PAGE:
martes, 5 de julio de 2016

Uterine Fibroids: Finding Answers | Office on Women's Health Blog

Uterine Fibroids: Finding Answers | Office on Women's Health Blog

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Uterine Fibroids: Finding Answers

Heavy menstrual bleeding. Painful periods. Fatigue from anemia. Never wearing white (ever). Spending hundreds of dollars a year on tampons and pads because you have to wear both. These are just a few examples of what it's like to live with uterine fibroids, a topic nobody wants to talk about. Uterine fibroids are very common non-cancerous tumors that develop in the muscle of the uterus that can change the quality of your life.
COMPARE-UF. Comparing options for management: Patient-centered results for Uterine FibroidsUterine fibroids are the most common reason why a woman will have a hysterectomy, and hysterectomy is the second most common surgical procedure in premenopausal women (first is cesarean section for childbirth). About 70% of white women will have uterine fibroids at some time during their lives, though not every woman will have symptoms. The number is even higher for African-American women — who may develop fibroids at a younger age and have more severe symptoms.
Tanika Gray, a broadcast journalist, communications professional, and founder and executive director of The White Dress Project, describes how some women with fibroids often do double duty: "We start thinking that all the compensations we are making are normal. We have to be diligent all day, every day (and night). We are constantly checking to make sure we have supplies and changes of clothes. After sitting, we look back to check our chairs for blood. And how many dates have been ruined? How many mattresses have been destroyed? How many times do we have to go to the bathroom to check — just to be sure? Living with fibroids is traumatic and exhausting! It's so stressful!"
Georgia, Florida, New York, and New Orleans have declared July as Fibroid Awareness Month, and there is hope that this will become a nationwide designation. Awareness will bring fibroids out of the closet and into the public discourse so women may feel more comfortable discussing fibroid symptoms with their health care providers.
Talking about fibroids is a big first step. No one likes to discuss how much they're bleeding, painful intercourse, or not being able to wear tight pants because of a belly pooch. But we have to start the discussion so that women know they're not alone and that many different treatments are available. A hysterectomy isn't the only option.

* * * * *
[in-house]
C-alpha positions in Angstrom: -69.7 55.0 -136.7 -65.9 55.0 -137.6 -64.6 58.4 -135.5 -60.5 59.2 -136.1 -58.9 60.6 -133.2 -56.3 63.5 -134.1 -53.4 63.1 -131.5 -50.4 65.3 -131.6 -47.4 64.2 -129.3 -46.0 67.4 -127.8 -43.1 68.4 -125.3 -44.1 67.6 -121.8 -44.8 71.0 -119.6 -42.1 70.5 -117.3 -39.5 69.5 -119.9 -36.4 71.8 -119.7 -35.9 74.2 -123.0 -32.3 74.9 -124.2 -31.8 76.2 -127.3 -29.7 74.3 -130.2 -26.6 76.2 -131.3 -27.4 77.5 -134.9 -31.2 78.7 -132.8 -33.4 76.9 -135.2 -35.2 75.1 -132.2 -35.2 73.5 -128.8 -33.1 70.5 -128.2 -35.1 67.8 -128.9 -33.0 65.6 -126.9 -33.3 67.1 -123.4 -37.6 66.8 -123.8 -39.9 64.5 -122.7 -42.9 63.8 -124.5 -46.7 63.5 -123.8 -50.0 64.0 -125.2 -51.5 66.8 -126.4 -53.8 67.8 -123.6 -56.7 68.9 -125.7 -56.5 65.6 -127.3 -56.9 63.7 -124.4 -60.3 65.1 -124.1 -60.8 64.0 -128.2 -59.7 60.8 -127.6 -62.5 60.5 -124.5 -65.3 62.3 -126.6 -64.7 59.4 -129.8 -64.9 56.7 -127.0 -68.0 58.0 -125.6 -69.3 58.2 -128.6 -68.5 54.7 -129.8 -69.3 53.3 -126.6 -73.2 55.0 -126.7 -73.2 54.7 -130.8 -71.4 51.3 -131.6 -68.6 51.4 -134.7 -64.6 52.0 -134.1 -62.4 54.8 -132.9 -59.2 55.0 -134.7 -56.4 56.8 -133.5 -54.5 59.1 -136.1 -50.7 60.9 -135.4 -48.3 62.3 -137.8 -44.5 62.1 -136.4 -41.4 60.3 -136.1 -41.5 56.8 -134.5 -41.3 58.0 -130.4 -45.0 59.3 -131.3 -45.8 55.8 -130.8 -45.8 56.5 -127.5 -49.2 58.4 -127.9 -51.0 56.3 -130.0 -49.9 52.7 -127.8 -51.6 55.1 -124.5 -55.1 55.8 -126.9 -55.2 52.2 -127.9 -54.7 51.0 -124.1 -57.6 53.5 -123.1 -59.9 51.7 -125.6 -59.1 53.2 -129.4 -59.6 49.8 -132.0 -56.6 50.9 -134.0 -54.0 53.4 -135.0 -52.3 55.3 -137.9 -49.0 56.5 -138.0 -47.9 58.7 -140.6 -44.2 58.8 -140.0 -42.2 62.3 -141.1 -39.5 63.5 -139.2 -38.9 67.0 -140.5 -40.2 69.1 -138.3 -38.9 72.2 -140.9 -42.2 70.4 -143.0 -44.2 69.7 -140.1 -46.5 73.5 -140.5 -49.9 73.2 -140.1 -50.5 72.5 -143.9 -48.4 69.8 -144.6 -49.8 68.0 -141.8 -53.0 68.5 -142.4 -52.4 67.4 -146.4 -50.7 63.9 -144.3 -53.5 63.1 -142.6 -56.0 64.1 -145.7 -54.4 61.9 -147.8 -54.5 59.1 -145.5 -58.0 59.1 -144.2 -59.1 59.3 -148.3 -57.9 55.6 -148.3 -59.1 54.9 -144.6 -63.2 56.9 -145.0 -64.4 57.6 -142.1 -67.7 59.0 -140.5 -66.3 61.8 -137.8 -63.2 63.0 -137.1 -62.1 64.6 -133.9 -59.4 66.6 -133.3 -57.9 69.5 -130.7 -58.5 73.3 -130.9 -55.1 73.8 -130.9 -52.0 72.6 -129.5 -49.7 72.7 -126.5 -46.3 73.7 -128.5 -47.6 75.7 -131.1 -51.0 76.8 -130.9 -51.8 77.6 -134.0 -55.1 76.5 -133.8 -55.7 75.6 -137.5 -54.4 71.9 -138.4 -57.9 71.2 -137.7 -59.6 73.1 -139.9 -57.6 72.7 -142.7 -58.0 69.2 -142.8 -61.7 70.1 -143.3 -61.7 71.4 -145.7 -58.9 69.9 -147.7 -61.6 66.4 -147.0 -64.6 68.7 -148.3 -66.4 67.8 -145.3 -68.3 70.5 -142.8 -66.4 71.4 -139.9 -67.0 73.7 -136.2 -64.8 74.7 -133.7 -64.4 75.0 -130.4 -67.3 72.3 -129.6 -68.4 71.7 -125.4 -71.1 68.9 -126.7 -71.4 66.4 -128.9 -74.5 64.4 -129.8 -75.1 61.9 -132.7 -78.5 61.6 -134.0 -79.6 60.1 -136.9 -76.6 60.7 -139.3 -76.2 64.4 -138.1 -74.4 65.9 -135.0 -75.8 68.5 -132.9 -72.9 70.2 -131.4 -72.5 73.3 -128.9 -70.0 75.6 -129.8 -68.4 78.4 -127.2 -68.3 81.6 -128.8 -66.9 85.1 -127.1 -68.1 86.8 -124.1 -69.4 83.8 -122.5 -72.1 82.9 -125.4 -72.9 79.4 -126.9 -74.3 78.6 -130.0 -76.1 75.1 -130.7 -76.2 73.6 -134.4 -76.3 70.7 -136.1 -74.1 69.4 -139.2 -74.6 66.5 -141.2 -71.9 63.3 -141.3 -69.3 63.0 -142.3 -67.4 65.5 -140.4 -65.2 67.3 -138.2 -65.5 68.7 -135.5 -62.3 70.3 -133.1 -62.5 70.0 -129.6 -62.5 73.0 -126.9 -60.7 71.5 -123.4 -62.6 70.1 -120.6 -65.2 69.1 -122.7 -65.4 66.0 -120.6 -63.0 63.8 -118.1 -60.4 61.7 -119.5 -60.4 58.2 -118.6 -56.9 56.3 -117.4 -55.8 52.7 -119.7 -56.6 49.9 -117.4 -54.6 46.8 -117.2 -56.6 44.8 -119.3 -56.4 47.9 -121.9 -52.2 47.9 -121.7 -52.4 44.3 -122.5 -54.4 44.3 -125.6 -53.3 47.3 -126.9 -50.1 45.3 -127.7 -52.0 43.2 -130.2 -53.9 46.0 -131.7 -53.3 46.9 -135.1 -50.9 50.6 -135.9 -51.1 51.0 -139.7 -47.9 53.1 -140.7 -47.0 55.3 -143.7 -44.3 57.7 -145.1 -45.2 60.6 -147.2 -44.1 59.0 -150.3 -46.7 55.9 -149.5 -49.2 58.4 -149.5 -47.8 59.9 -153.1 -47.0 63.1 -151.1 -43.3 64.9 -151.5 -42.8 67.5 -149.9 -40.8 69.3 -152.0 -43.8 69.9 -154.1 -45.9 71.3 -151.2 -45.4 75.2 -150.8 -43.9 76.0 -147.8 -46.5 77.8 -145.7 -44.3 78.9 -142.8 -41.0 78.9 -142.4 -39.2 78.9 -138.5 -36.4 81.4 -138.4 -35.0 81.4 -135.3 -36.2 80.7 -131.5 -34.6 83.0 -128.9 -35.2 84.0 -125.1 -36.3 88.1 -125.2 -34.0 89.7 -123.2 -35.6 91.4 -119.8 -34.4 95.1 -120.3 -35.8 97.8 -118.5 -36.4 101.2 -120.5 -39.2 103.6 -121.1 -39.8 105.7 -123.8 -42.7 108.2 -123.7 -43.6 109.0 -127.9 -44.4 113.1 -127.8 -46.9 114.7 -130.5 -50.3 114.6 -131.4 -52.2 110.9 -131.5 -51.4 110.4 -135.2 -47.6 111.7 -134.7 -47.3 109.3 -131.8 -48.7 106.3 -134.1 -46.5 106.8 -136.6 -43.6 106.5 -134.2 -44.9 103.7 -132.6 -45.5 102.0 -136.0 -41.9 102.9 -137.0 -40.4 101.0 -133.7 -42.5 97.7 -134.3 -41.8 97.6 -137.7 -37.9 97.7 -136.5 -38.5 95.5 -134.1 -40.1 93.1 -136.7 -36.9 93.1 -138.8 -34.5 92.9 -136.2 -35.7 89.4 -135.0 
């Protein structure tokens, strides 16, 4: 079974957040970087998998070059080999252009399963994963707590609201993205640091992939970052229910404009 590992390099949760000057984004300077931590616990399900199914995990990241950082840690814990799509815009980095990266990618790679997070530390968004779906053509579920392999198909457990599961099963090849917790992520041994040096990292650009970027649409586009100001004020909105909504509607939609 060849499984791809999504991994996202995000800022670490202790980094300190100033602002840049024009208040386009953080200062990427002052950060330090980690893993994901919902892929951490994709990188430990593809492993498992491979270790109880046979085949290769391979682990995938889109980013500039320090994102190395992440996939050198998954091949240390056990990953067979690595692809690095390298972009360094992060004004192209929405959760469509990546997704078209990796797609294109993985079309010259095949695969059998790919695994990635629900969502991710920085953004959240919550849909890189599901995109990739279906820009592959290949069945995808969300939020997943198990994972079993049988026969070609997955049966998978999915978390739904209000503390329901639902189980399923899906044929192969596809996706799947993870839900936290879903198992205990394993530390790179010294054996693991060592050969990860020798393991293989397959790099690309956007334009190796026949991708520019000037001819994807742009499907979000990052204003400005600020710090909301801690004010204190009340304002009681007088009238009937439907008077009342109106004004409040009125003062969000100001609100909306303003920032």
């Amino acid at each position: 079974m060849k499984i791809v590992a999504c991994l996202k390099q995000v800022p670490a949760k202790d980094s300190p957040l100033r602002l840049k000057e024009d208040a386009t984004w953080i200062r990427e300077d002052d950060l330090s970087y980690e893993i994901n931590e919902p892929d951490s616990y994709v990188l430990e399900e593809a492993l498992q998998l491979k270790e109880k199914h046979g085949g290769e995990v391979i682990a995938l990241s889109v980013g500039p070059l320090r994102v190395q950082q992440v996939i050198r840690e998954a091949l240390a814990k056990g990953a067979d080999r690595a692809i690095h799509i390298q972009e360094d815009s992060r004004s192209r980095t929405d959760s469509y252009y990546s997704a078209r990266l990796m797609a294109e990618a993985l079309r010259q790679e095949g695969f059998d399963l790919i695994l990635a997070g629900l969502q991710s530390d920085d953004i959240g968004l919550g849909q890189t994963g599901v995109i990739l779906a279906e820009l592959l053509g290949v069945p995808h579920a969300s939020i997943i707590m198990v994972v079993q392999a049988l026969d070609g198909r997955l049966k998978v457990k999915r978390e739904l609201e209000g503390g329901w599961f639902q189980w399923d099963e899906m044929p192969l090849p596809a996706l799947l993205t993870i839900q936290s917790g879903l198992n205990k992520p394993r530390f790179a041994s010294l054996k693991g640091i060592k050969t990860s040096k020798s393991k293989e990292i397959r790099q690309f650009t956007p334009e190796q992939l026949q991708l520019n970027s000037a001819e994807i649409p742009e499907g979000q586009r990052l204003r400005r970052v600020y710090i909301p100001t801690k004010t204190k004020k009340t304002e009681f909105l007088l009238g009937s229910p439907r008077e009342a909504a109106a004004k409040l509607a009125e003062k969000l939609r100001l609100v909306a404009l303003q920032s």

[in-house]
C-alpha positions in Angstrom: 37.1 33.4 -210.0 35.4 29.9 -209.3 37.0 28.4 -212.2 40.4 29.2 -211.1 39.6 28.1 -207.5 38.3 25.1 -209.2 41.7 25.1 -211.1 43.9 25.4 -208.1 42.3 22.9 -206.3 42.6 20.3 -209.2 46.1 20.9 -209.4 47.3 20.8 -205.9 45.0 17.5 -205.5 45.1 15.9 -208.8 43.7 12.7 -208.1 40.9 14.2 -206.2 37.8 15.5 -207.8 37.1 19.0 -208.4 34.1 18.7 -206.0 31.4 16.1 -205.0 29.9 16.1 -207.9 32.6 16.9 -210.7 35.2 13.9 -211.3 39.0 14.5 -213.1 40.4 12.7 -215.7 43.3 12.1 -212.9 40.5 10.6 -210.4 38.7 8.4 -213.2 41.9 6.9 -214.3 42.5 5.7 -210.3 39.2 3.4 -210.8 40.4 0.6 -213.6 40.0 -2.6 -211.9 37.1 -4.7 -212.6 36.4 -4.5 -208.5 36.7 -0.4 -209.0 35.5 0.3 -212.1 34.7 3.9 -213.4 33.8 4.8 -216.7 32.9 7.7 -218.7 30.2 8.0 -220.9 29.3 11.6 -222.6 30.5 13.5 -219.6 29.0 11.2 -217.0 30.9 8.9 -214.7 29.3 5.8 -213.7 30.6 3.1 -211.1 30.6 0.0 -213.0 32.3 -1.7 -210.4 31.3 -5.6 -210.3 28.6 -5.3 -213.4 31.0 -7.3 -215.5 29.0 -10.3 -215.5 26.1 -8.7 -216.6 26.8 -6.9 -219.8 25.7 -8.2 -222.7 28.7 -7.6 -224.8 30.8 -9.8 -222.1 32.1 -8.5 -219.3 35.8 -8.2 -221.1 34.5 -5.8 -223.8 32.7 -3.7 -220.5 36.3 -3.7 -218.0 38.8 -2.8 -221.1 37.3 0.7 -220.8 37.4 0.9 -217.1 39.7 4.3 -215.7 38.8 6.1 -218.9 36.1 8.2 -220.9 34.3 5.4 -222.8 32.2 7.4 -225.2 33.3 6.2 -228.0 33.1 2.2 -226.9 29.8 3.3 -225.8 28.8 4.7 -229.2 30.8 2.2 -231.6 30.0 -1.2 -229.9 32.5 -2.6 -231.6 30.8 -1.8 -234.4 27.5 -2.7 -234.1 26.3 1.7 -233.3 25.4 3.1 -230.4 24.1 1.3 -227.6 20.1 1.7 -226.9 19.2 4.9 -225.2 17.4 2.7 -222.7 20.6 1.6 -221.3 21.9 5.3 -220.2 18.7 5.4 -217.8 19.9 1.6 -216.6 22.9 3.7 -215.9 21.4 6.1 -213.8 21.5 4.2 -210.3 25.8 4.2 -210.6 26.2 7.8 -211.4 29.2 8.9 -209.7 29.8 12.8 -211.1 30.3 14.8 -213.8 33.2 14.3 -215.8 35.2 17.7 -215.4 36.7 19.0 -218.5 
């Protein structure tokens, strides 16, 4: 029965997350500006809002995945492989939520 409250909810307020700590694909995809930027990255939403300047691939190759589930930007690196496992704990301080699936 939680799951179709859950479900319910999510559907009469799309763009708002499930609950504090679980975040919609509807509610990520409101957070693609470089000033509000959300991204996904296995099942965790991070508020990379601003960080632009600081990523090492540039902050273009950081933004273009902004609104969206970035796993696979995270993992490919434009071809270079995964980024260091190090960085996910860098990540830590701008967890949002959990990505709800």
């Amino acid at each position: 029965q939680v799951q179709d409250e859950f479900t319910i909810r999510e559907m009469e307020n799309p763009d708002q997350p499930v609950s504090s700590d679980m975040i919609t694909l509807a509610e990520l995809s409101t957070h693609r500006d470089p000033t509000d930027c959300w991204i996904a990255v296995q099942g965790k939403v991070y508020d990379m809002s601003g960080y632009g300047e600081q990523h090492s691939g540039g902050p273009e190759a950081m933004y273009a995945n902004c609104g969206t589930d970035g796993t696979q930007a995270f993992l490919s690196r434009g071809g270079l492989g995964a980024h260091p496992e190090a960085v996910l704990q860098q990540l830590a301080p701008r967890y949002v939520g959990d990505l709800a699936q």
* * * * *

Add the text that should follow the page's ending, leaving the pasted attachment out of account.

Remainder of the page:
With uterine fibroids being so common, why don't we know more about treatment options and what treatments will work best for different women? A registry entitled The Comparing Options for Management: Patient-centered Results for Uterine Fibroids (COMPARE-UF) is a research project that hopes to answer these questions by following women over time who are receiving treatment for their fibroids. Funded by the Patient-centered Outcomes Research Institute in partnership with the Agency for Healthcare Research and Quality, the COMPARE-UF registry will enroll 10,000 women at clinics affiliated with nine medical centers across the United States and follow them for about five years.
Dr. Evan Myers, principal investigator for COMPARE-UF and professor in the Department of Obstetrics and Gynecology at Duke University School of Medicine, says, "One of the things that makes fibroids difficult to study is that they cause lots of different kinds of symptoms, and the symptoms can be complex, ranging from fairly minor discomfort to infertility. This registry, for the first time, will help us collect strong, relevant information from the patients themselves that can then be analyzed to determine what treatments work best for which women." COMPARE-UF will benefit both women suffering from fibroids and their health care providers because it can offer valuable information for patient-provider discussions about the long-term outcomes of various fibroid treatments.
Learn more about uterine fibroids, fibroid treatments, and the COMPARE-UF registry at
The statements and opinions in this blog post are those of the author and do not necessarily represent the views of the U.S. Department of Health and Human Services' Office on Women's Health.

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